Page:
The Tale of Sneaky the Germ

Damon Runyon

“Sneaky,” I said to Sneaky the Flu Germ the other day, “I have just heard that you have a lot of relatives.”

“Bums,” retorted Sneaky, hotly. “I don’t have any truck with them.”

“Well,” I said, “did you ever hear of a germ by the name of A Typical Pneumonia? He claims he is a distant cousin of yours.”

“A Double Bum,” shouted Sneaky. “He goes around using my material such as chills and fever. I deny that he is any kin of mine. He is a plagiarist. I’ll have him arrested for impersonating an attack of me. He has been getting a raft of my business lately under false pretences. Where did you hear of him? Has he been hanging around your house?”

“No,” I said. I explained that I had heard of A Typical Pneumonia from Mr. Eddie Goulding, the cinema director, who had entertained the stranger for quite a spell and became quite interested in him.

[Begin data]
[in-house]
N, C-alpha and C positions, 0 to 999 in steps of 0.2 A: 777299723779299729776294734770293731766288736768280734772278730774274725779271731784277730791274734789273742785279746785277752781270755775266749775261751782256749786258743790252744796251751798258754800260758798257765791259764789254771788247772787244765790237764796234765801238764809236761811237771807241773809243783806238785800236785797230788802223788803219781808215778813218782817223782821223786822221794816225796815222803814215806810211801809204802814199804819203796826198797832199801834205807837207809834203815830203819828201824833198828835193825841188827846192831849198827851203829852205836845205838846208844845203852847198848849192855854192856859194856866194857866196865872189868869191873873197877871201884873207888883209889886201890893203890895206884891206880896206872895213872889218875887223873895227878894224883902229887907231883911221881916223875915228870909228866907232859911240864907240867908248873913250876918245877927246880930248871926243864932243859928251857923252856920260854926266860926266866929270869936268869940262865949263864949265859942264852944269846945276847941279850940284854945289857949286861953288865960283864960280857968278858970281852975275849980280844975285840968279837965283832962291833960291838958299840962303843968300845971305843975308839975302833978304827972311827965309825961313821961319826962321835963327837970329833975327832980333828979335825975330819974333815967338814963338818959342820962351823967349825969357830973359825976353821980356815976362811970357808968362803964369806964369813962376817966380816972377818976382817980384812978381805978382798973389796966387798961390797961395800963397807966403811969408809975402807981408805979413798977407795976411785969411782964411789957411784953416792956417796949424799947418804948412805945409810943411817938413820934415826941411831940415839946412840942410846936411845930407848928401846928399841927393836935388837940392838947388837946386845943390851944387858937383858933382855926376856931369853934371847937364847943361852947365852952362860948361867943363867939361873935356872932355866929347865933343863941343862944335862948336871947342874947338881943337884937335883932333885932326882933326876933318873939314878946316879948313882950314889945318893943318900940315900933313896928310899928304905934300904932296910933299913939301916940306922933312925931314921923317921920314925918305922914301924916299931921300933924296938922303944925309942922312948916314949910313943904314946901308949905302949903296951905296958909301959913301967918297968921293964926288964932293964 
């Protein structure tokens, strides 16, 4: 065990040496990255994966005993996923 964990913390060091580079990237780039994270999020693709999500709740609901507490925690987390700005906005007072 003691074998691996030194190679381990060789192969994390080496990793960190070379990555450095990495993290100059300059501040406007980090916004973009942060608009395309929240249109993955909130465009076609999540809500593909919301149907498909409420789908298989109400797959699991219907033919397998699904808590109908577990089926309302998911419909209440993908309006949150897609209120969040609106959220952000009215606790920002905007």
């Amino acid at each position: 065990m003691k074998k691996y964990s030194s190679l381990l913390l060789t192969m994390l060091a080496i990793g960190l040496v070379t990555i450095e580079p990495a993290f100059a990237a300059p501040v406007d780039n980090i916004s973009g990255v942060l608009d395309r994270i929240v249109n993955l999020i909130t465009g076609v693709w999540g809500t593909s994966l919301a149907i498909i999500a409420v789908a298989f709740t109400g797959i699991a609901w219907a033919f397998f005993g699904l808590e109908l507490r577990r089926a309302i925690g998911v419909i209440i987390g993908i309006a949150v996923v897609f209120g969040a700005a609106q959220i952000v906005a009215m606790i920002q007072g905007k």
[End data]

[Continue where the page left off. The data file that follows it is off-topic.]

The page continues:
“Goulding is one of my old customers,” grumbled Sneaky. “I am surprised to learn that he has been taking his trade elsewhere. I understand this bum A Typical What’s-This is a foreigner and I am going to have J. Edgar Hoover investigate him.”

“Not exactly a foreigner,” I said, “I am informed that he is from Honolulu which makes him a citizen. He migrated from there a couple of years ago. Sneaky, he is offering tough competition to you. He is inclined to be extremely democratic and will not permit himself to be isolated.”

“Yeah?” said Sneaky. “Bidding for the popular vote, hey! Well, we will see who comes out on top.”

I suppose we will, at that. Personally, I think Sneaky will outlast A Typical in popularity among our people because he attempts no new-fangled tricks like this Johnny-Come-Lately.